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Hang on scoby, scoby hang on.
August 20, 2012 1:11 PM   Subscribe

Can I save my scoby?

I left my huge, beautiful kombucha scoby in the fridge for about four months. Apparently that is very bad. Whoops. Is there anything I can do to hygienically revive it? It's in an airtight jar on the kitchen counter right now (and weirdly it appears to have had a baby during its chilly vacation). Mold prevention tips appreciated.
posted by oinopaponton to Food & Drink (5 answers total) 3 users marked this as a favorite
 
If it made a daughter colony then it wasn't dormant, which is what the linked article suggests is bad about keeping a SCOBY in the fridge (i.e., the benign / healthy critters die leaving room for mold and the rest.)

Is your scoby moldy? does it have black, green, or white spots anywhere on its surface? How adventurous are you?

Because for the cost of the raw ingredients, you could make a whole fresh batch and watch it carefully for mold. If after a couple weeks fermenting it still just looks like a scoby making kombucha (i.e., you don't see any unfamiliar activity), I'd drink a small amount and see what happens. NOTE: That's a risk, so know what you're doing.

Anecdata: I've kept kombucha scobys in the fridge for a while and then used them without incident. YMMV of course.
posted by gauche at 1:40 PM on August 20, 2012


Ahem, looking further down the article I see that it seems you don't get mold activity until the second batch. Make two batches and see. (I'm not convinced that your colony has gone dormant.)
posted by gauche at 1:42 PM on August 20, 2012


Huh. I've stored my extra kombucha scobys (scobies?) in the fridge and never had a problem. When taken out of storage to make a batch they might take a little longer to get fermenting than a culture that was never chilled, but I've never had one go moldy or even result in weird kombucha. I've given them to friends and they work fine for other people too. I've done a lot of reading on kombucha and have been making my own for years, and never once heard about refrigeration being a problem except that it slows fermentation. I suspect that the panicky tone of that website might have something to do with the fact that they sell their own kombucha kits.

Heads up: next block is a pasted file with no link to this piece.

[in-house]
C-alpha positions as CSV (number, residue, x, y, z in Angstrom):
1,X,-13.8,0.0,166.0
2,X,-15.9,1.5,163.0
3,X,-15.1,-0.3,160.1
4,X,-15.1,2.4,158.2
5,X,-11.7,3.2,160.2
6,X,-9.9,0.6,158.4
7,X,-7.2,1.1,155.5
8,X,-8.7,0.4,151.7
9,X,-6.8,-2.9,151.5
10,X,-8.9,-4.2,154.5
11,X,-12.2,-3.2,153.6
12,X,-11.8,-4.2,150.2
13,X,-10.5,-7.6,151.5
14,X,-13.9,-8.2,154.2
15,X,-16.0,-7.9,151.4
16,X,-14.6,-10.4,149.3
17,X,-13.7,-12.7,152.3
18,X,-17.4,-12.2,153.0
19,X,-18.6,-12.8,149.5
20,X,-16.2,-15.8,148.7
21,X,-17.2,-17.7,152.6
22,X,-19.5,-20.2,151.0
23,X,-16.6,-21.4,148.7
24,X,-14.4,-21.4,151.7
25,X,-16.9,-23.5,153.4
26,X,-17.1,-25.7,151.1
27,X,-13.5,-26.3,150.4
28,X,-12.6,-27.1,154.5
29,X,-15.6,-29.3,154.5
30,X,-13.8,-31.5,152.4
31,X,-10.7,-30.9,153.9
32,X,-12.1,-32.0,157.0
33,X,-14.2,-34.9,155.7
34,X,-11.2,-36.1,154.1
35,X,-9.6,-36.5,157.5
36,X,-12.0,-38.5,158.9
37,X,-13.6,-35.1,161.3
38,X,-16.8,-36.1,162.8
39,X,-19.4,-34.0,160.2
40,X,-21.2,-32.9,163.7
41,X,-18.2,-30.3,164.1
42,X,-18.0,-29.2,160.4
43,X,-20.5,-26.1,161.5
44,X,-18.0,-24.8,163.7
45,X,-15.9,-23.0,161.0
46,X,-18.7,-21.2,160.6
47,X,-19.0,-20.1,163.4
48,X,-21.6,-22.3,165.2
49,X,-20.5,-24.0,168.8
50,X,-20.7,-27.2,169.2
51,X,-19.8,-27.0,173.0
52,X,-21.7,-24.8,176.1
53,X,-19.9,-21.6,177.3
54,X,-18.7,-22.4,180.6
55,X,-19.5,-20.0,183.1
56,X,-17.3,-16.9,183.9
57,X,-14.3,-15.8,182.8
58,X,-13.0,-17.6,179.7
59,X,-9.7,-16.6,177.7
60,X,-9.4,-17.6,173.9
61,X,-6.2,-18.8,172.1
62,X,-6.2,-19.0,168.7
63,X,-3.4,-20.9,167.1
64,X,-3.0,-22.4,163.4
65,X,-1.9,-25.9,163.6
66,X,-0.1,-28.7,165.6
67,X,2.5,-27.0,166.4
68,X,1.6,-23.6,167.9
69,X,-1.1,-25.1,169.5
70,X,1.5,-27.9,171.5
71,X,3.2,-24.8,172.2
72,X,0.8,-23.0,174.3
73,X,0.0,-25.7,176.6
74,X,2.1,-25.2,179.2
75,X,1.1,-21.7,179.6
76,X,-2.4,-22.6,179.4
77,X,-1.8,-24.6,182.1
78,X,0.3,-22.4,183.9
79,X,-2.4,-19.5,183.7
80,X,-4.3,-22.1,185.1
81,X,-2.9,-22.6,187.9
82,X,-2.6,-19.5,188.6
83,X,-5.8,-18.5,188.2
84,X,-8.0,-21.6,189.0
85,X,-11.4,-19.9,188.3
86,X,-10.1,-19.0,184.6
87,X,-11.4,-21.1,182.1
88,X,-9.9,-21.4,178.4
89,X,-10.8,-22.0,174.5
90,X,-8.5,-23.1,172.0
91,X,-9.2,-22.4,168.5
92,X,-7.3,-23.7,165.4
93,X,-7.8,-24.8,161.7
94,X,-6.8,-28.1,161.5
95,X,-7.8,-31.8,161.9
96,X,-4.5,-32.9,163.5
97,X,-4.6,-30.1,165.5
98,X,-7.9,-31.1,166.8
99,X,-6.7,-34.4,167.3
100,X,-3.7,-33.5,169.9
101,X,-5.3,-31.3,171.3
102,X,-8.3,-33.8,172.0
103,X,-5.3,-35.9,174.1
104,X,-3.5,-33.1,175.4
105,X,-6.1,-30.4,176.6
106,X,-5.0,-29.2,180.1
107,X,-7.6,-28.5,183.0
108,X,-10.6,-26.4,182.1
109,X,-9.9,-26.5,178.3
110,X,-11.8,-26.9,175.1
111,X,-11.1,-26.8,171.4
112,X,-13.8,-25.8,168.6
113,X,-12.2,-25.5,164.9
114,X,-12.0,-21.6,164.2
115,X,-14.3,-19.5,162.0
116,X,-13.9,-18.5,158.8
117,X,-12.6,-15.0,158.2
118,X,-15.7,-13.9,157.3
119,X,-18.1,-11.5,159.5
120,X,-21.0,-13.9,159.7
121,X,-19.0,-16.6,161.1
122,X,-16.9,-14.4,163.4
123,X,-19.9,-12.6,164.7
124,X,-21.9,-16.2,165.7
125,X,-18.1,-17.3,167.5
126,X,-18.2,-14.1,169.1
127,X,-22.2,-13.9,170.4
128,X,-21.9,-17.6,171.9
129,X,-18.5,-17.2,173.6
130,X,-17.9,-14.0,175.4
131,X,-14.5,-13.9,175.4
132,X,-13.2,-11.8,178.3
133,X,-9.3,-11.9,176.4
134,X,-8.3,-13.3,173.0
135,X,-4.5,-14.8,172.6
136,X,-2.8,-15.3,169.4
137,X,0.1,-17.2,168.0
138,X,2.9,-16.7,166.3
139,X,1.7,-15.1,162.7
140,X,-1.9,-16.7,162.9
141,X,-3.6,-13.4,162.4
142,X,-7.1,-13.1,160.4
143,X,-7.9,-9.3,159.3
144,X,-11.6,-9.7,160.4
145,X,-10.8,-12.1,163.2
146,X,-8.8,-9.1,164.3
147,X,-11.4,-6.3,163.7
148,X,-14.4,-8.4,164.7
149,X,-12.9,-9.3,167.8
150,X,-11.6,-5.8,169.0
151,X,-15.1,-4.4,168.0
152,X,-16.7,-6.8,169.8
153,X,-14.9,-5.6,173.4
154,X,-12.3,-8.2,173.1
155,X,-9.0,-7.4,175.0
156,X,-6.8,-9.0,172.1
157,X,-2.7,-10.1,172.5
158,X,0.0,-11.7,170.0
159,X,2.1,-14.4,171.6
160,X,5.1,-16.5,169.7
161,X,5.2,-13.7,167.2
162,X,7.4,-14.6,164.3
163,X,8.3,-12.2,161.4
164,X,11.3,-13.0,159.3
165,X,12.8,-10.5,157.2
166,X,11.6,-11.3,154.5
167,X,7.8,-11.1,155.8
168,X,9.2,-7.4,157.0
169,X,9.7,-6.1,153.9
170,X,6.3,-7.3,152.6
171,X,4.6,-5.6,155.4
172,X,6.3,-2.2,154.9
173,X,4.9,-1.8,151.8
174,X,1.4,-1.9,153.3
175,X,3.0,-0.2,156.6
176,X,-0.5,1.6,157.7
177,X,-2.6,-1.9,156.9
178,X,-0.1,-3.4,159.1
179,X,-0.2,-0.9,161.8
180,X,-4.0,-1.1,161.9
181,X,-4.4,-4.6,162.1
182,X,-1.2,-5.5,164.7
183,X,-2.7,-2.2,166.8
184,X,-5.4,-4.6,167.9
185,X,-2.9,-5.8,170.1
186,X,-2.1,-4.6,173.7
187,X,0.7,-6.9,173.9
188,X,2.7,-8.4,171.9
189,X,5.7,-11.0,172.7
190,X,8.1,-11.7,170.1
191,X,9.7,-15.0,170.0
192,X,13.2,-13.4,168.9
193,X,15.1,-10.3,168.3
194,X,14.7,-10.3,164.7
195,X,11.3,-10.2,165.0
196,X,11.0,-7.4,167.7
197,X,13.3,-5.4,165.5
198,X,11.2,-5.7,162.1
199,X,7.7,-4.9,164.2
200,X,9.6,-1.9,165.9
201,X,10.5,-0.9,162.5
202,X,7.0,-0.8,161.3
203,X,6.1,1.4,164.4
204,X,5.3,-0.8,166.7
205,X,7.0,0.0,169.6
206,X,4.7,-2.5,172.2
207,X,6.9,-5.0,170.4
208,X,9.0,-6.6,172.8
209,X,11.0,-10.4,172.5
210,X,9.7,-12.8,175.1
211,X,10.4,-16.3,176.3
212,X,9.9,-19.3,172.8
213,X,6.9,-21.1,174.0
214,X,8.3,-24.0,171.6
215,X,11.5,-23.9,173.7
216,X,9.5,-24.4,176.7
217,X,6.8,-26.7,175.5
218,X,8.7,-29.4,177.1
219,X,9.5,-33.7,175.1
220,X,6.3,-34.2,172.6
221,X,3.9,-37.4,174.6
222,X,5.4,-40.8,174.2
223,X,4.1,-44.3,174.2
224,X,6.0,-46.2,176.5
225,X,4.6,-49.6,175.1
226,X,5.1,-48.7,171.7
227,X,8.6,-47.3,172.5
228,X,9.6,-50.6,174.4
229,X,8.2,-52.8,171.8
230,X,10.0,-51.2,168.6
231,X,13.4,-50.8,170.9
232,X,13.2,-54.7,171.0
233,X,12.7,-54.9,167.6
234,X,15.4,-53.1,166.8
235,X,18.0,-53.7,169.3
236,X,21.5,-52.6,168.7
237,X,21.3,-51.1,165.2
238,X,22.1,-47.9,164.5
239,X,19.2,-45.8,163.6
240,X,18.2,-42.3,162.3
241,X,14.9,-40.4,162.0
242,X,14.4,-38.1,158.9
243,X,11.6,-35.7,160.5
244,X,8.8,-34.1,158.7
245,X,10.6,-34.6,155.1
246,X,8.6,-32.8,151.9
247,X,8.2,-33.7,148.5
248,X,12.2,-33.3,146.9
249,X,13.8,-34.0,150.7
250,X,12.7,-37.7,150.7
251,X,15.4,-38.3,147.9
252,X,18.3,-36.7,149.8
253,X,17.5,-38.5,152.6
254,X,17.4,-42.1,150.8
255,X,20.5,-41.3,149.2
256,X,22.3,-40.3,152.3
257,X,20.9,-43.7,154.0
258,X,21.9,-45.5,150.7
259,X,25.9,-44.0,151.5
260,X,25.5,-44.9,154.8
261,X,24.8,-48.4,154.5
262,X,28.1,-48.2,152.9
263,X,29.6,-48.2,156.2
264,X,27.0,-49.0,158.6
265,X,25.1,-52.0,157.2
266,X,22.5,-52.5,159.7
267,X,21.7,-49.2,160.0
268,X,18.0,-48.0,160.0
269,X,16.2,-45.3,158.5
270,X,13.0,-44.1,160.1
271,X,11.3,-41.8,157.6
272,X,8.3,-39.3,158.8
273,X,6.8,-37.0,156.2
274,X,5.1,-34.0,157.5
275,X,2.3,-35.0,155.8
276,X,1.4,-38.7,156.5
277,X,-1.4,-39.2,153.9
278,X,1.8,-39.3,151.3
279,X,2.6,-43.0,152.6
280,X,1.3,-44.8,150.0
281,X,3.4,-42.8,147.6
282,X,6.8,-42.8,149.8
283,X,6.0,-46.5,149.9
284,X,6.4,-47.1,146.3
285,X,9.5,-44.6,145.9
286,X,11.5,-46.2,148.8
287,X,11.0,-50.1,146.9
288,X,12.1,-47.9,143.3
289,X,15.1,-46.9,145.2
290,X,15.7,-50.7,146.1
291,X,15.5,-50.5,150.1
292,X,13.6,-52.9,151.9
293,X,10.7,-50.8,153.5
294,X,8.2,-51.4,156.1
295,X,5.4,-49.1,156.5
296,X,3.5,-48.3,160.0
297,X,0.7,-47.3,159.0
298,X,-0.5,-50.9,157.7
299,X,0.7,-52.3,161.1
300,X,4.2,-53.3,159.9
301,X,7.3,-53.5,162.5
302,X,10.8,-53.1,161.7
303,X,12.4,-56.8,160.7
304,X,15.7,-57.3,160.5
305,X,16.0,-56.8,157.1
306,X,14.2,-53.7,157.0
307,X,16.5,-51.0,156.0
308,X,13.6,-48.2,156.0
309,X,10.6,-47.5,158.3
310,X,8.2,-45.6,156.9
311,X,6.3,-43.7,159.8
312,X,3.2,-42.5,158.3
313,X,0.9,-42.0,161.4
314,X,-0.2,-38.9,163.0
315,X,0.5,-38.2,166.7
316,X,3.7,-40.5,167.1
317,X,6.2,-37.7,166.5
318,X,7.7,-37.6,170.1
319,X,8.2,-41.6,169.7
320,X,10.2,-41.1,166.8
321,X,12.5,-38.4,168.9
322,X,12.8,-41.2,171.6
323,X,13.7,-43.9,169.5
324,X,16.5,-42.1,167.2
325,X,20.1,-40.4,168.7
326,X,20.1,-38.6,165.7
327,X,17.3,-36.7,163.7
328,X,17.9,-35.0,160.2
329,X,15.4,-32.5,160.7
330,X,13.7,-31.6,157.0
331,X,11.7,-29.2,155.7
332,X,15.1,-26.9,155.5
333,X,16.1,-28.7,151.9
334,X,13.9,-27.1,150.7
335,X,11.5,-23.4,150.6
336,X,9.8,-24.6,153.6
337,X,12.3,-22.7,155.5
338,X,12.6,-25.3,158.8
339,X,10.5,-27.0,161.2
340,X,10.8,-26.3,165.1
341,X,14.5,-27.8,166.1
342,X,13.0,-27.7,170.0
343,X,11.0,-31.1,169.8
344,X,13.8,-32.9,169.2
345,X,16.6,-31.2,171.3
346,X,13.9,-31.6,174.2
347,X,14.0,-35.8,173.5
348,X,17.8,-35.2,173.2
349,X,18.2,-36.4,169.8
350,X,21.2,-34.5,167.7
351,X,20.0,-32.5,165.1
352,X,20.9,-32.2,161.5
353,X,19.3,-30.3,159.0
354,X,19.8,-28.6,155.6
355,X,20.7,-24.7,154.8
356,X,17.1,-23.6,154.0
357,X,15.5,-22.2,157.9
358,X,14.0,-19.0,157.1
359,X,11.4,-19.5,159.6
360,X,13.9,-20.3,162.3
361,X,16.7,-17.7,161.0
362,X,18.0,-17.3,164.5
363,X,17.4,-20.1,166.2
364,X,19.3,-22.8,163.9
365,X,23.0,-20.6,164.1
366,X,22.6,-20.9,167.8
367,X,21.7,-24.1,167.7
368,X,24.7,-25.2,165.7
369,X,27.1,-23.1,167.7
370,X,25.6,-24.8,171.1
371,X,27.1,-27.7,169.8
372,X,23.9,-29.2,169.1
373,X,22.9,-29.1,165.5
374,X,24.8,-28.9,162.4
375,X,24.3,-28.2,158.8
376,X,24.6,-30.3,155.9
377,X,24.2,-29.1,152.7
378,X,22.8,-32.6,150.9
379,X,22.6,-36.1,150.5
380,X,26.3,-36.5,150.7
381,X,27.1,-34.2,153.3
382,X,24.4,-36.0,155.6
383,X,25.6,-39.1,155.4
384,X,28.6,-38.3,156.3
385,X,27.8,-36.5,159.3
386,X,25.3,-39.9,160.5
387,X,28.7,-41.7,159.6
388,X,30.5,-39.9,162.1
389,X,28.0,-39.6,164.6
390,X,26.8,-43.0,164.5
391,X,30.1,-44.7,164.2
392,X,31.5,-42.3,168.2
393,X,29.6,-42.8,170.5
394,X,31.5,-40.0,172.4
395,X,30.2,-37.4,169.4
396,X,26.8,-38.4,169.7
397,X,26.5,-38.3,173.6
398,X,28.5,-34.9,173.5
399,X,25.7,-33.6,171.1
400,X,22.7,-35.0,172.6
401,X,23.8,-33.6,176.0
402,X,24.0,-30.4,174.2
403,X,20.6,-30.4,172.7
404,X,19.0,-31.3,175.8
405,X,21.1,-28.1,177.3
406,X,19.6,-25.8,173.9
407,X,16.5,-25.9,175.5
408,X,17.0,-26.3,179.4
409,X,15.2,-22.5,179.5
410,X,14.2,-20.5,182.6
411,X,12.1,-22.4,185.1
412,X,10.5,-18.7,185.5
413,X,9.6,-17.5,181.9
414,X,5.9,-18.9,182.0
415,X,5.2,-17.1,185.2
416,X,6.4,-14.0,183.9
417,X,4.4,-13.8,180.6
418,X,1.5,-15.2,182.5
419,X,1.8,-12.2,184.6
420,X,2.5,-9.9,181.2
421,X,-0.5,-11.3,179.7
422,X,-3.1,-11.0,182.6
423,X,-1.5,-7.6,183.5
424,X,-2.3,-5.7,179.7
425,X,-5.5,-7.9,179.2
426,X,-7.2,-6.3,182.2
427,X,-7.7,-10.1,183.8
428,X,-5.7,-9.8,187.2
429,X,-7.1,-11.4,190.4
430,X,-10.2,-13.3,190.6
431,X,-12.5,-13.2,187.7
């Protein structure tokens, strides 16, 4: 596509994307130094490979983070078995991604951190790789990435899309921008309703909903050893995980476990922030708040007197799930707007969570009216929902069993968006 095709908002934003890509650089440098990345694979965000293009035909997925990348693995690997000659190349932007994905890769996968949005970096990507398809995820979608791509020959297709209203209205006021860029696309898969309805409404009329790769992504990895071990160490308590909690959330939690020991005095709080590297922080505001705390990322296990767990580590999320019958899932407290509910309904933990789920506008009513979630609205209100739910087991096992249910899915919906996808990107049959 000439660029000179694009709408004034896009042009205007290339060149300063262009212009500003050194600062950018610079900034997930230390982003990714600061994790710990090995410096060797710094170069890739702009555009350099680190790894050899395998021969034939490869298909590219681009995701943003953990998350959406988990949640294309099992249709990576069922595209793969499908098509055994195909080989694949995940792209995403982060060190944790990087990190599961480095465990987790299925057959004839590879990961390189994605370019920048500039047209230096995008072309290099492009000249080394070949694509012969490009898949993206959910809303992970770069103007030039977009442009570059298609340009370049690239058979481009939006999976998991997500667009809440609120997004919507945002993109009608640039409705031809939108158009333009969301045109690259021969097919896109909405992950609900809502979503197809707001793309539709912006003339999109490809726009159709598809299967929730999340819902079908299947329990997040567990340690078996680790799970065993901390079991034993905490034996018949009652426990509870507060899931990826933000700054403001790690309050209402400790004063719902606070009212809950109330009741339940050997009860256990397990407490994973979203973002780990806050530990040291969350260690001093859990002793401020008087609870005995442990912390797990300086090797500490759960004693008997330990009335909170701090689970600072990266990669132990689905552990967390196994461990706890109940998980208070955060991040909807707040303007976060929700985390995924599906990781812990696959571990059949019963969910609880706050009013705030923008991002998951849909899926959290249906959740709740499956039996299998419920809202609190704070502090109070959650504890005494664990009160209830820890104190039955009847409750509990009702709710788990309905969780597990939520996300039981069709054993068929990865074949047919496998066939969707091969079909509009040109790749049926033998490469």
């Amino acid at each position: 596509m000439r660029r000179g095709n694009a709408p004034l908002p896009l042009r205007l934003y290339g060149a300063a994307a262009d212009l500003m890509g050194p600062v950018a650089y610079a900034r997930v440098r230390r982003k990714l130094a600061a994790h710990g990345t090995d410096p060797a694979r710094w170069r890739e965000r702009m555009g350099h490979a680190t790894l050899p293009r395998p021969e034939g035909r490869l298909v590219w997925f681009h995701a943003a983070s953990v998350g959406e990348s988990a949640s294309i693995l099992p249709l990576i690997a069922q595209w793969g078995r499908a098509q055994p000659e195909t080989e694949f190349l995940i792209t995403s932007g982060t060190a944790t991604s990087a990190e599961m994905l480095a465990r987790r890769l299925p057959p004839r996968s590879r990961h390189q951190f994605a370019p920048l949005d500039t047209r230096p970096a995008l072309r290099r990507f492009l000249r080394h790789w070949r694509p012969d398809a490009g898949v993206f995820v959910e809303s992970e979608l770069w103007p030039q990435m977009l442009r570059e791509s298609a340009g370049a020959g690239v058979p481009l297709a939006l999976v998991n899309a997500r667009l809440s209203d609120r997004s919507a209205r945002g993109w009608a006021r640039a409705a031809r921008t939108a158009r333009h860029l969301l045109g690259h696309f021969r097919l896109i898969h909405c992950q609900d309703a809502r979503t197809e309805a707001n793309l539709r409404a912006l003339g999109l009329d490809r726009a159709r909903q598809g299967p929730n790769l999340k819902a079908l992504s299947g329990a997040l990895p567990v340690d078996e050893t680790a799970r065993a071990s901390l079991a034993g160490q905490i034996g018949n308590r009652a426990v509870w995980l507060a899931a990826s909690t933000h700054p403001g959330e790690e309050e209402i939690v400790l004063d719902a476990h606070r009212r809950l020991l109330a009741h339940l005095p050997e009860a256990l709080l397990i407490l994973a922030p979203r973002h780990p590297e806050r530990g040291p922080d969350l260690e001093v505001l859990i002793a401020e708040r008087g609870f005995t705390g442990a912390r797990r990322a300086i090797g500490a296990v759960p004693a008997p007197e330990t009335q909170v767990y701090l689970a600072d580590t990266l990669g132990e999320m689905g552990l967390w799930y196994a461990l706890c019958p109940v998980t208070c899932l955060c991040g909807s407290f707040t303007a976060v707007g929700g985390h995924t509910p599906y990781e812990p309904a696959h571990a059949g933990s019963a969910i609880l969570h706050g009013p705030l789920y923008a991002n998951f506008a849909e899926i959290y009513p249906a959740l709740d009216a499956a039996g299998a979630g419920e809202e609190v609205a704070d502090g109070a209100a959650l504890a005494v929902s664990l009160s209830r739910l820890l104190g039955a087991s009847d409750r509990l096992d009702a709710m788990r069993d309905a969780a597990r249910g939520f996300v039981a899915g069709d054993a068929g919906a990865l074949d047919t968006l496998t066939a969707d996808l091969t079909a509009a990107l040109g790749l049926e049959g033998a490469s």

posted by cuddles.mcsnuggy at 1:58 PM on August 20, 2012 [2 favorites]


Also, if you're worried about mold: What I often do when starting a new batch with either a new container or a new scoby that I got from someone else, is wipe down the inside of the container really well with white or apple cider vinegar before adding the tea & culture (scoby). Then I pour in the tea, add the scoby, and splash the top of the scoby with a bit of vinegar to kill off any airborn microbes that might be on the surface. Works for me.
posted by cuddles.mcsnuggy at 2:02 PM on August 20, 2012 [1 favorite]


I keep sourdough starter in the fridge, I don't see much difference but definitely ignore me if you disagree. Being refrigerated keeps the thing at a moderate level of growth, doubling once a week rather than once a day. This makes feeding much easier, otherwise I'm dumping flour and water in daily.

The key with these things is to keep the organisms healthy, so that other things can't get in. (Just like any good ecosystem.) You should be able to see or smell the difference if your colony is having troubles. If it's still eating and growing appropriately at room temperature, there's no visual cues, and the smell hasn't changed, you should be fine. Temperature affects growth rates, but that's not necessarily a bad thing.
posted by Stagger Lee at 2:54 PM on August 20, 2012


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